Genome Size bp

FIGURE 1.2 Gene numbers and genome size. Data include only estimates of total gene number based on genome sequencing. The estimates for Fugu, Strongy-locentrotus, and Ciona are extrapolations from minor fractions of the genome sequenced; data for others are from almost complete genomic sequences. Hs, Homo sapiens; Fr, Fugu rubripes (puffer fish); Sp, Strongylocentrotus purpuratus; Ci, Ciona intestinalis (ascidian); Dm, Drosophila melanogaster; Ce, Caenorhabditis elegans. The number of genes indicated by red bars (top scale) are from the following sources: Hs, Collins, 1995; Rubin et al., 2000; Fr; Brenner et ai., 1993; Sp, gene number calculation of Cameron et al., 2000 (based on S. purpuratus Genome Project data), and genome size from Hinegardner, 1974; Ci, Simmen et al., 1998; Dm, Rubin et al., 2000; Ce, C. elegans Sequencing Consortium, 1998. Dashed lines indicate larger estimates also consistent with current data. Genome sizes, indicated by blue bars (bottom scale), are given in base pairs (blue numerals), shown within the figure. Gene number estimates are also given (red numerals).

Suppose we concern ourselves specifically with the two classes of gene which it is now clear are most directly engaged in setting up the spatial domains of gene expression which underlie all aspects of the developmental process. These are genes encoding transcription factors and genes encoding intercellular signaling ligands, receptors, and some downstream components of signaling pathways. Regulatory and signaling pathway genes together function in bilaterian development to transduce spatial intercellular signaling events into spatial changes in transcription factor presence or activity. How much do bilaterians of very different body plan and very different phylogenetic affiliation differ from one another in their repertoires of genes encoding these key classes of protein? An enormous amount of recent data indicates that the answer is, basically very little. Such is the aggregate outcome of thousands of laborious studies in which orthologous genes (i.e., genes belonging to the same immediate family, descendant from the same common ancestor gene) have been recovered from different organisms. Generalizing from what we know from the huge mammalian database; from Drosophila, in which developmental roles of many transcription factors and signaling pathway components were first revealed by mutational phenotypes; from the almost complete C. elegans (C. elegans Sequencing Consortium, 1998) and Drosophila (Adams et al., 2000; Rubin et al., 2000) genome projects; and from studies on specific genes in other vertebrates, invertebrate chordates, sea urchins, and a few other creatures, the following quite remarkable statement can be made: Except for a few clade-specific losses, the genetic repertoire of every bilaterian is likely to include genes encoding every known major family of transcription factors, and components of every known signaling pathway. Results from the C. elegans genome sequence are particularly revealing, since only when the complete sequence is available can we determine what is not present in a genome (see review of Ruvkun and Hobert, 1998). For example, the C. elegans genome is lacking a gene encoding the Hedgehog (Hh) intercellular signaling ligand, which is essential in both Drosophila and chordate development, and the hh gene is undoubtedly an example of loss of an otherwise panbilaterian signaling component in the evolutionary line leading to C. elegans. But a gene encoding the downstream transcription factor which Hh signaling affects, that is, the gene encoding the Cubitus Interruptus or Gli transcriptional regulator, is present in the C. elegans genome. So are genes encoding proteins similar to the Patched transmembrane receptor, which is involved in Hh signaling in other organisms (Ruvkun and Hobert, 1998).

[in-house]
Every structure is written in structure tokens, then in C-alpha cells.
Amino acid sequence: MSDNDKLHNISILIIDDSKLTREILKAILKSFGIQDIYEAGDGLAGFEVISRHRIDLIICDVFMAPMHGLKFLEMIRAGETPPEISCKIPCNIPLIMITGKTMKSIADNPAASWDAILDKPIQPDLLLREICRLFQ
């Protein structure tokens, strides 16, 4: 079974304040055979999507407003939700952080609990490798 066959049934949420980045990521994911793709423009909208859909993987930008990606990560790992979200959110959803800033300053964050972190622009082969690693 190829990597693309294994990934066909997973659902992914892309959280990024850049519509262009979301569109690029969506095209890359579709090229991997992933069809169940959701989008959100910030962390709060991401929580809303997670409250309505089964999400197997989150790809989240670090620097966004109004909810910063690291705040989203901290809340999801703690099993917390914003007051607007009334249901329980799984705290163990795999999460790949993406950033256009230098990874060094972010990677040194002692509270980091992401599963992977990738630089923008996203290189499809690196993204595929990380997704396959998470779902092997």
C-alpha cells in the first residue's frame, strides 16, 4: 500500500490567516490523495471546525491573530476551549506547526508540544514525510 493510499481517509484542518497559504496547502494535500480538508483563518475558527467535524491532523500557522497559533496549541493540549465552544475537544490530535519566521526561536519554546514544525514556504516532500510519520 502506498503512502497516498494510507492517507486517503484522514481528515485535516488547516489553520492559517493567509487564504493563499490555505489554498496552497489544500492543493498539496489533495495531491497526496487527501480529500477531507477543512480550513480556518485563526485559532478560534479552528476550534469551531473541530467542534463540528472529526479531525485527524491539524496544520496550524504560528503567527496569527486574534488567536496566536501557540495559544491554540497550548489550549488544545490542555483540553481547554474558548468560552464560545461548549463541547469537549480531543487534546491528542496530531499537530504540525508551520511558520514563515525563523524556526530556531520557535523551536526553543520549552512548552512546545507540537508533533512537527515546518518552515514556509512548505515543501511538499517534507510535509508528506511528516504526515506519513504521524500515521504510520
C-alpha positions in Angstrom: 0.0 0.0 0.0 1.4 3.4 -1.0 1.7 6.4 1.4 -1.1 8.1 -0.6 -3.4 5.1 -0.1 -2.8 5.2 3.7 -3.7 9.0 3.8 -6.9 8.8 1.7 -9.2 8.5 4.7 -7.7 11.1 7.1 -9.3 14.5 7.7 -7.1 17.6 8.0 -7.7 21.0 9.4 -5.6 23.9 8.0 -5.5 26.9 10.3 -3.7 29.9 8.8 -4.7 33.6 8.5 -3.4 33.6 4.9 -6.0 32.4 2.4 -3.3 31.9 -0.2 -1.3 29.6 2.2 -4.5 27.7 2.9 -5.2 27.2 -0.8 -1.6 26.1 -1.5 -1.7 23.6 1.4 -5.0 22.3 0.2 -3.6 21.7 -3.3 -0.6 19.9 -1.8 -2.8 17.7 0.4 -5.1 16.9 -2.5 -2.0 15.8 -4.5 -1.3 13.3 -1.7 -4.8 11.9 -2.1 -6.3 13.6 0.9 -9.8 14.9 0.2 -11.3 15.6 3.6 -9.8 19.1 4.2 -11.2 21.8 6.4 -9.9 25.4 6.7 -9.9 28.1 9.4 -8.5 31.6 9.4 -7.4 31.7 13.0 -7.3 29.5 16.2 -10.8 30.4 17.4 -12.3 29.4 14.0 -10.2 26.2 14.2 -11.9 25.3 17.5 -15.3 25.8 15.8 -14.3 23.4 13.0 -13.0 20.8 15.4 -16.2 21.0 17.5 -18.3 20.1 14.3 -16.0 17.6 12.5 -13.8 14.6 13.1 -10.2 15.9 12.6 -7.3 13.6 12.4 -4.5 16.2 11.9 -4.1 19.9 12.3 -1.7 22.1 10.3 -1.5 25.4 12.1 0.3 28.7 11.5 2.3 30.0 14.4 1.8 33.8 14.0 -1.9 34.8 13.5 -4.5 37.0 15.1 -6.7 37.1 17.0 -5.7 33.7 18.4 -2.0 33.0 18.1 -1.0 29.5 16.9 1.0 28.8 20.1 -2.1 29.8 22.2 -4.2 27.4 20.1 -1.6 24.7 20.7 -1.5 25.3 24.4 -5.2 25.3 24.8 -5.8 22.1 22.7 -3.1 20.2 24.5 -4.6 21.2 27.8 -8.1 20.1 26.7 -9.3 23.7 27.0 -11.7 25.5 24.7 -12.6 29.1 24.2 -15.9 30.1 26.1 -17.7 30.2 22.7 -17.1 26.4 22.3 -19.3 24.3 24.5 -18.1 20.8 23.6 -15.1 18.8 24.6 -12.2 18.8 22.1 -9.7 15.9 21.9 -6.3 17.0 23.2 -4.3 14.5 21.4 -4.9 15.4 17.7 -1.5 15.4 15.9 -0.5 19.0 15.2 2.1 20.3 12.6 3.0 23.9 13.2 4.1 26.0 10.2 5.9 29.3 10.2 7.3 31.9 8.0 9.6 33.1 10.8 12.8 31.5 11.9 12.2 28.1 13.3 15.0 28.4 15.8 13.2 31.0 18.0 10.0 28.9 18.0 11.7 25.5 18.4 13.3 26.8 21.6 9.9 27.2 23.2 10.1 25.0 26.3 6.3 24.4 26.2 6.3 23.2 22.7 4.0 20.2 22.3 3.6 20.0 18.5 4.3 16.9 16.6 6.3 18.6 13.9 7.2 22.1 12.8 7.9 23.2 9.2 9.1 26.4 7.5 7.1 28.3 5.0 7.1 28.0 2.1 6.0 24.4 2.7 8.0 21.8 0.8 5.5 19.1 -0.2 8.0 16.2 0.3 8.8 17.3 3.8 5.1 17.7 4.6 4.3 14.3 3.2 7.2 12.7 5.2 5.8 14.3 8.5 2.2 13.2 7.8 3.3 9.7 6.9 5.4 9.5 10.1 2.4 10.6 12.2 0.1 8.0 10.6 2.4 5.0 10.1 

Comparison of the known repertoires of signaling and regulatory genes permits as well a second, equally significant generalization (Rubin et al., 2000; Ruvkun and Hobert, 1998). In each bilaterian clade, though all the regulatory and signaling gene families are present, these gene families have diversified differently; e.g., the different bilaterian genomes may have different numbers of genes encoding transcription factors belonging to the various subfamilies of homeodomain regulators, ETS regulators, T-box regulators, nuclear receptors or, winged helix regulators, and different numbers of Dpp or TGF/? ligands.

Furthermore, the duplication and diversification of these gene families and subfamilies are always accompanied by—or driven by—diversification of their functional roles in development. This is a major process in bilaterian evolution.

So, we can exclude the proposition that given bilaterian body plans and morphological structures differ from others because each has its own specific classes of gene regulatory protein and its own set of signaling pathways. Instead the opposite is true. A common repertoire of types of transcriptional regulator and of signaling pathways constitutes the shared bilaterian heritage, the utilization of which underlies all forms of bilaterian development. This argument can be broadened to include many other classes of gene, e.g., genes encoding the cytoskeletal proteins or enzymes that carry out metabolic functions; and most importantly, genes encoding the properties of many panbilaterian differentiated cell types, such as are muscle cells, neurons, photoreceptors, secretory cells, and so forth.

The working parts of the genome are the genes and their czs-regulatory elements. Since the key classes of gene are shared amongst bilaterians, we come down to the regulatory apparatus. The internal architecture of cz's-regulatory elements determines how each gene will function, as we explore in the following; and the architecture of the networks in which they are interconnected determine the deployment of sets of genes in developmental space and time. It was possible to deduce that genomic regulatory architecture constitutes the structural, genetic basis for the morphological features of animals 30 years ago (see e.g., Britten and Davidson, 1969, 1971); now we know it for a certainty.